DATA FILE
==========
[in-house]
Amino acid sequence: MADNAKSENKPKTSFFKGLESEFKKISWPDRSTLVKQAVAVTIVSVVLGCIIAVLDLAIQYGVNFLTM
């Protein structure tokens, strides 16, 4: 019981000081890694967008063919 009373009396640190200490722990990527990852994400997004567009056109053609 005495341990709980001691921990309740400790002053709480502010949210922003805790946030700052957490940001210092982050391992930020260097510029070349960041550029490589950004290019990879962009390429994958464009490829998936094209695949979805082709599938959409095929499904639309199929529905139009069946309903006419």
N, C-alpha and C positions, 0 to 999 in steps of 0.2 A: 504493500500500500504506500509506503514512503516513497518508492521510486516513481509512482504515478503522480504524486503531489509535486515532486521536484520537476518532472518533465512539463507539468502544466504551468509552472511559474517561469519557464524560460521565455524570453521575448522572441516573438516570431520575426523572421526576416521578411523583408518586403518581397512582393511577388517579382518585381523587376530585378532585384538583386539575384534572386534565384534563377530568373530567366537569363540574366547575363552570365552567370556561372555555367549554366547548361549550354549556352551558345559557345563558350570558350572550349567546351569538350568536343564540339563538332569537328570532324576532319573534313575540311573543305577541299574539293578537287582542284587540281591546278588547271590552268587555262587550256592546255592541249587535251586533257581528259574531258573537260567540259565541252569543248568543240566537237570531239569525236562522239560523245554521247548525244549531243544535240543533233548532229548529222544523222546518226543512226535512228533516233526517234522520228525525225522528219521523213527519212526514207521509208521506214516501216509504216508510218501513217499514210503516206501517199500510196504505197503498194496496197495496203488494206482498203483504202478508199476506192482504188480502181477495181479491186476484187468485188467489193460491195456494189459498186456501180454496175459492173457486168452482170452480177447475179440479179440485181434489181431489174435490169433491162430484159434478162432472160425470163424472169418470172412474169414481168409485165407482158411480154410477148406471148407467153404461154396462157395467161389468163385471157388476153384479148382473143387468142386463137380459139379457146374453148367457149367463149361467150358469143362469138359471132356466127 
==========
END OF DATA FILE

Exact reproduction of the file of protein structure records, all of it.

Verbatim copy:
[in-house]
Amino acid sequence: MADNAKSENKPKTSFFKGLESEFKKISWPDRSTLVKQAVAVTIVSVVLGCIIAVLDLAIQYGVNFLTM
């Protein structure tokens, strides 16, 4: 019981000081890694967008063919 009373009396640190200490722990990527990852994400997004567009056109053609 005495341990709980001691921990309740400790002053709480502010949210922003805790946030700052957490940001210092982050391992930020260097510029070349960041550029490589950004290019990879962009390429994958464009490829998936094209695949979805082709599938959409095929499904639309199929529905139009069946309903006419």
N, C-alpha and C positions, 0 to 999 in steps of 0.2 A: 504493500500500500504506500509506503514512503516513497518508492521510486516513481509512482504515478503522480504524486503531489509535486515532486521536484520537476518532472518533465512539463507539468502544466504551468509552472511559474517561469519557464524560460521565455524570453521575448522572441516573438516570431520575426523572421526576416521578411523583408518586403518581397512582393511577388517579382518585381523587376530585378532585384538583386539575384534572386534565384534563377530568373530567366537569363540574366547575363552570365552567370556561372555555367549554366547548361549550354549556352551558345559557345563558350570558350572550349567546351569538350568536343564540339563538332569537328570532324576532319573534313575540311573543305577541299574539293578537287582542284587540281591546278588547271590552268587555262587550256592546255592541249587535251586533257581528259574531258573537260567540259565541252569543248568543240566537237570531239569525236562522239560523245554521247548525244549531243544535240543533233548532229548529222544523222546518226543512226535512228533516233526517234522520228525525225522528219521523213527519212526514207521509208521506214516501216509504216508510218501513217499514210503516206501517199500510196504505197503498194496496197495496203488494206482498203483504202478508199476506192482504188480502181477495181479491186476484187468485188467489193460491195456494189459498186456501180454496175459492173457486168452482170452480177447475179440479179440485181434489181431489174435490169433491162430484159434478162432472160425470163424472169418470172412474169414481168409485165407482158411480154410477148406471148407467153404461154396462157395467161389468163385471157388476153384479148382473143387468142386463137380459139379457146374453148367457149367463149361467150358469143362469138359471132356466127 